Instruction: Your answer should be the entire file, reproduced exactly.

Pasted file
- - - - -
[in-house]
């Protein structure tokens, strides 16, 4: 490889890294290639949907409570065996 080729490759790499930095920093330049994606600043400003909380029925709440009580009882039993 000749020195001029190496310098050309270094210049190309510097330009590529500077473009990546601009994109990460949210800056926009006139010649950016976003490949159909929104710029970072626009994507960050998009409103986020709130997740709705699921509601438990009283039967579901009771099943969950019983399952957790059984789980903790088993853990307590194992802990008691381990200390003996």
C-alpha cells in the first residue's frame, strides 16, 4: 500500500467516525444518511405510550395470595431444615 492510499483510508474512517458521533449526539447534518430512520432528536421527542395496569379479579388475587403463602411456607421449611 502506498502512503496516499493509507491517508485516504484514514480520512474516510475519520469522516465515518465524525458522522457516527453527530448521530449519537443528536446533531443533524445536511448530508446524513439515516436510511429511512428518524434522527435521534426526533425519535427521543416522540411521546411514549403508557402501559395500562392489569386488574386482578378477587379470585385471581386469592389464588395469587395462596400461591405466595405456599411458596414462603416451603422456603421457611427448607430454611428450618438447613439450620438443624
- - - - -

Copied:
[in-house]
């Protein structure tokens, strides 16, 4: 490889890294290639949907409570065996 080729490759790499930095920093330049994606600043400003909380029925709440009580009882039993 000749020195001029190496310098050309270094210049190309510097330009590529500077473009990546601009994109990460949210800056926009006139010649950016976003490949159909929104710029970072626009994507960050998009409103986020709130997740709705699921509601438990009283039967579901009771099943969950019983399952957790059984789980903790088993853990307590194992802990008691381990200390003996």
C-alpha cells in the first residue's frame, strides 16, 4: 500500500467516525444518511405510550395470595431444615 492510499483510508474512517458521533449526539447534518430512520432528536421527542395496569379479579388475587403463602411456607421449611 502506498502512503496516499493509507491517508485516504484514514480520512474516510475519520469522516465515518465524525458522522457516527453527530448521530449519537443528536446533531443533524445536511448530508446524513439515516436510511429511512428518524434522527435521534426526533425519535427521543416522540411521546411514549403508557402501559395500562392489569386488574386482578378477587379470585385471581386469592389464588395469587395462596400461591405466595405456599411458596414462603416451603422456603421457611427448607430454611428450618438447613439450620438443624